Take a Hike

I’m sure you know one of those families that are so outdoorsy and stoic that it’s irritating. They’re always headed off on epic cycling trips or month-long paddling excursions. They don’t have any wimpy kids in their brood, who constantly whine, “My legs are tired. Are we almost there?”

No. Their kids completed their first triathlon at the age of 6 and can easily carry a 20-lb pack as they scale mountains.

I don’t know who these kids are, but they look impressive.

I aspire for us to be one of those families. And I’m ready to irritate you with tales of our stoicism.

For the last few years, we’ve been promising our oldest that we would do an overnight hiking trip. Soon. When you keep saying that you’ll do something “soon” for YEARS, your kids start to lose faith in your empty promises.

I thought, for some time, that we would have to wait until Lark is old enough to walk a fair distance. She’s still only 5, after all. Although she requires no sleep and probably runs a marathon every day, when it comes to going on a family walk, her legs suddenly stop working.

She is very tired, she needs a break, she needs a snack, and this is boring.

I began to realize that if this overnight trip was going to happen soon, we’d have to take my daughter out of the equation. I told her with some hesitation that the three of us would be going on a camping trip without her. But that she would be having a sleepover at her aunt’s house.

She was not remotely disappointed. “Good,” she said, “Because I hate walking.”

The past many months of international pandemicdom has made me thoughtful. What kinds of experiences do I want for our family? What can we do together that is out in nature, creates growth and pushes our collective boundaries a bit? This excursion ticked those boxes for me.

I began researching all of the gear we would need. We have a lot of camping equipment, but it’s all for “car-camping” as snooty backcountry Canadians like to say. Translated, our tent weighs a tonne and is meant to be thrown in the back of the car for drive-up camping. The purists among us only consider it camping if you walk or paddle there. Or parachute. Whatever.

Although That Big Mountain Store had some great options for gear, their prices were high for what was essentially an experiment. I found stuff elsewhere, borrowed a few things, and hit Canadian Tire.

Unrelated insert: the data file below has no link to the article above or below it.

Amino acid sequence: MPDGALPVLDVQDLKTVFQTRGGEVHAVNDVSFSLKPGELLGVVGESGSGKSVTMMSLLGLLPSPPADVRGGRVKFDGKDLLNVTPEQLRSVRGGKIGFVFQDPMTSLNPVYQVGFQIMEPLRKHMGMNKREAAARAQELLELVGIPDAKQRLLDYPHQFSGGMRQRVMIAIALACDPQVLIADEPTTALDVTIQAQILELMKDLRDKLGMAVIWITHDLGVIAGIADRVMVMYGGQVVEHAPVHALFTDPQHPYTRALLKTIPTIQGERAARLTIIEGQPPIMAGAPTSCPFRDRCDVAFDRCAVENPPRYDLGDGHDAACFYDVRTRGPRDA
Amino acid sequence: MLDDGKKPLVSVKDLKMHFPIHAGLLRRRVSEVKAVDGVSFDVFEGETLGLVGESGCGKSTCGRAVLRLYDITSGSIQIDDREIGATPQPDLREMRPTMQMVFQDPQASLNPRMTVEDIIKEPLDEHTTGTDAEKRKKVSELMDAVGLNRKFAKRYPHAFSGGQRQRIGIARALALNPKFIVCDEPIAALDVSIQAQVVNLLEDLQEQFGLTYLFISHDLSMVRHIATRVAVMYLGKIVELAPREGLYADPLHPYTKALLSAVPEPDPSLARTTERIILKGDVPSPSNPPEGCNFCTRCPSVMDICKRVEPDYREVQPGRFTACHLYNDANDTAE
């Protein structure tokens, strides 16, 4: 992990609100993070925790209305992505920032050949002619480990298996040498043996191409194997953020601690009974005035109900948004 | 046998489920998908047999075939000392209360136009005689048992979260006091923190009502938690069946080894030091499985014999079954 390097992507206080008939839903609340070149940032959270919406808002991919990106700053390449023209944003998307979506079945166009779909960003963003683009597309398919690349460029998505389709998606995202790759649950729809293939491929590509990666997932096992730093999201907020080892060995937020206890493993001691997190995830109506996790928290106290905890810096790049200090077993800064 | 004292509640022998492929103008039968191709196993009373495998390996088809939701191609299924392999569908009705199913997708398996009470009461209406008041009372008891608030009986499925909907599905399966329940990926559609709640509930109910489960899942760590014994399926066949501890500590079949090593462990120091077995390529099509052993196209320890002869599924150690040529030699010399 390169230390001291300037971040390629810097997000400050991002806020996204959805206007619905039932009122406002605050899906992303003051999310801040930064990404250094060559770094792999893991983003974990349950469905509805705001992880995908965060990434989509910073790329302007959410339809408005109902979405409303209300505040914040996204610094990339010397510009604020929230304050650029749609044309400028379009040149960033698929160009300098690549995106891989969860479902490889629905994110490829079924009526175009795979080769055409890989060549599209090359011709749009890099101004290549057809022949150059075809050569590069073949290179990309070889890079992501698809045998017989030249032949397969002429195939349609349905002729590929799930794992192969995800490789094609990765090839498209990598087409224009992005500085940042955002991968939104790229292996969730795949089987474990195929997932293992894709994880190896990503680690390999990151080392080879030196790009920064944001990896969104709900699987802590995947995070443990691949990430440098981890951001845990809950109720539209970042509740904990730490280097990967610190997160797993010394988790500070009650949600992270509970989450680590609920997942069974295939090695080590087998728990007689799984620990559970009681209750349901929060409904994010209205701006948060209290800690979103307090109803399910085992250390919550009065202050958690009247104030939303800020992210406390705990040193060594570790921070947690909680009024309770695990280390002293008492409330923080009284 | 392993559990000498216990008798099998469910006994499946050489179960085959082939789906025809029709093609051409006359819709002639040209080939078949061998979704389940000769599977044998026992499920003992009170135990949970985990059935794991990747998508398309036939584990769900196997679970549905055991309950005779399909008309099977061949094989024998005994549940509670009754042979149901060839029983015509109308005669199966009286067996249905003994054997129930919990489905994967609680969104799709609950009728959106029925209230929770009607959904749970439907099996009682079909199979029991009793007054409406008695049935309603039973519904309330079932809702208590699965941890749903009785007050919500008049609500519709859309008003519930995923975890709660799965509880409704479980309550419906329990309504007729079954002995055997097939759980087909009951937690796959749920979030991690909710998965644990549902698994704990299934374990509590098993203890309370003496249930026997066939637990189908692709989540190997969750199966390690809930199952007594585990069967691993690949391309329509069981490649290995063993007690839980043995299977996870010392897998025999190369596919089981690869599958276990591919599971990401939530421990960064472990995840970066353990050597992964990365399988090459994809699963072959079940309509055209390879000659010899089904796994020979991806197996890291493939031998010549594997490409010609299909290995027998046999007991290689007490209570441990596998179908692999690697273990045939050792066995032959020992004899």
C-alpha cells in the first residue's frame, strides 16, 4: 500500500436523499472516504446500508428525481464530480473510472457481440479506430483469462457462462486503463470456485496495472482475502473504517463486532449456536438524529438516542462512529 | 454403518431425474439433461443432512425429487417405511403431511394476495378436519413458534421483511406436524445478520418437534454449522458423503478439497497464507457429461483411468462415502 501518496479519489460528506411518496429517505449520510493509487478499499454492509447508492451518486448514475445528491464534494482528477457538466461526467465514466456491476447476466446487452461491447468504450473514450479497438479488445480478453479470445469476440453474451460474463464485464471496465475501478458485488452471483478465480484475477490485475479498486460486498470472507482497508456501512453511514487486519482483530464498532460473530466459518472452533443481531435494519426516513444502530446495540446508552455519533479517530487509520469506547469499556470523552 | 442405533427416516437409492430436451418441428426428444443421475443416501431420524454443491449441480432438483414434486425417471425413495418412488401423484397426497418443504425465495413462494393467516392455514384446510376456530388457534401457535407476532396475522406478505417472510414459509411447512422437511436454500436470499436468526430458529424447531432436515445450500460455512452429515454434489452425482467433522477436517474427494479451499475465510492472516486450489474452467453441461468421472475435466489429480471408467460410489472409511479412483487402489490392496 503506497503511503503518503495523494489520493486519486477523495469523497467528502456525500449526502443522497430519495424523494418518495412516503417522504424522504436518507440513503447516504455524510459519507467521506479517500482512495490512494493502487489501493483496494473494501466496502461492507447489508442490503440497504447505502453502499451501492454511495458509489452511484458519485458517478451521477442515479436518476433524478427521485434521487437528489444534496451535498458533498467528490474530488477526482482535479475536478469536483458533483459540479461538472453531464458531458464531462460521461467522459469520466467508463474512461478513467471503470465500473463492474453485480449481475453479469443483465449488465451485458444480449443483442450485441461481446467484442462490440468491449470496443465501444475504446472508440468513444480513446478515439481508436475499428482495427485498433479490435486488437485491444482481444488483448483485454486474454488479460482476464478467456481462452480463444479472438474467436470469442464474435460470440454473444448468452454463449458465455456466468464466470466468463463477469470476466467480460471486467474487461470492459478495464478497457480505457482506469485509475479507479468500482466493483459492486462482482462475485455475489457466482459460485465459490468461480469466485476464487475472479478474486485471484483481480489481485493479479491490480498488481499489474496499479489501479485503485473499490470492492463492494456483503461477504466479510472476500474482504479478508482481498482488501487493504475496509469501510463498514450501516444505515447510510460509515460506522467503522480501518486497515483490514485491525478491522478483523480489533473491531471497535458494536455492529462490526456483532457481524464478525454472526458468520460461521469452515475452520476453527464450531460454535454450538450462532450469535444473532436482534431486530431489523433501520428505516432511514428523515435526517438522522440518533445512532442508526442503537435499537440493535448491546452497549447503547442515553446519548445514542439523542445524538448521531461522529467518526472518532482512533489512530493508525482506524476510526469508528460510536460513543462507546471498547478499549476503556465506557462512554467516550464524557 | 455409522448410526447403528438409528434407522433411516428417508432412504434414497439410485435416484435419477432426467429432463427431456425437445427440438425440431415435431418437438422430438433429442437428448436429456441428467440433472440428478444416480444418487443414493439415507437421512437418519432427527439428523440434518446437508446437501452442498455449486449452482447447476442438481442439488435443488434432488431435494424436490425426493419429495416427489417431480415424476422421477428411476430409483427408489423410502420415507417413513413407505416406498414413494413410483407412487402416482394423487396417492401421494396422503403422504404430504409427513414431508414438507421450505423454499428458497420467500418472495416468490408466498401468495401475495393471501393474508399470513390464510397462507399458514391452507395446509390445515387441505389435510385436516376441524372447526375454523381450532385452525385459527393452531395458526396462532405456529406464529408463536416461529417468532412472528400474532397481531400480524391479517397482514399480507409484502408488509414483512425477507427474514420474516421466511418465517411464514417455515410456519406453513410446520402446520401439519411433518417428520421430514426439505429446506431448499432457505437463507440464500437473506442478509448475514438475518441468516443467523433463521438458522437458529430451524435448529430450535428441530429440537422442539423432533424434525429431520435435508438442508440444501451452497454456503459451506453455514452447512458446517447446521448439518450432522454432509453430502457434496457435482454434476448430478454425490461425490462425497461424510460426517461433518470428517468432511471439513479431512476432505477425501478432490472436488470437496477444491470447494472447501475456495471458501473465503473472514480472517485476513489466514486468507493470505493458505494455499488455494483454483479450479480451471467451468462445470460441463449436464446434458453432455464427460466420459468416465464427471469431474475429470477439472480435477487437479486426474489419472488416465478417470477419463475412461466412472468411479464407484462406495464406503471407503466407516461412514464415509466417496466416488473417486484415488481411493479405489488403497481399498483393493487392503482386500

Last Friday, we tossed some packets of ramen in our bags and hit the road.

I should mention that I ran into trouble when I began looking for a place to do this hike. Ontario’s provincial parks system has a bunch of parks with hiking trails, and backcountry reservable sites. I narrowed my search down to the ones that were not more than five hours away, and then found that – sigh – most sites were completely booked until DECEMBER.

In this post-COVID world, no one is travelling far, and everyone wants to be outdoors.

Finally, I found an available site at Frontenac Provincial Park. This park is over 5,000 hectares but is apparently “threshold wilderness.” Anywhere else in the world it would probably just be wilderness wilderness, but in Canada, you know, we have tiers of these things.

On arrival, it was a balmy 12 degrees. We had a 5 km walk to our site.

Map in hand. Ready to walk.

I was relieved to find the trail very clearly marked. It was almost impossible to get lost.

The Arkon Lake loop was about 11 km in total, and relatively flat with a few small hills.

Frontenac didn’t disappoint with fall colours.

Craig and I were both super proud of our kid for not complaining and carrying his pack with minimal rests.

Campsite 7 at Birch Lake
Food storage box to prevent a critter invasion, OR, my worst nightmare, BEARS.
Bean steaming himself on a frosty 5 degree morning.

Although it was chilly overnight, the whole experience was amazing. You know that something feels like a success when you’re already planning your next trip on the way home.

What are your next new adventures going to be?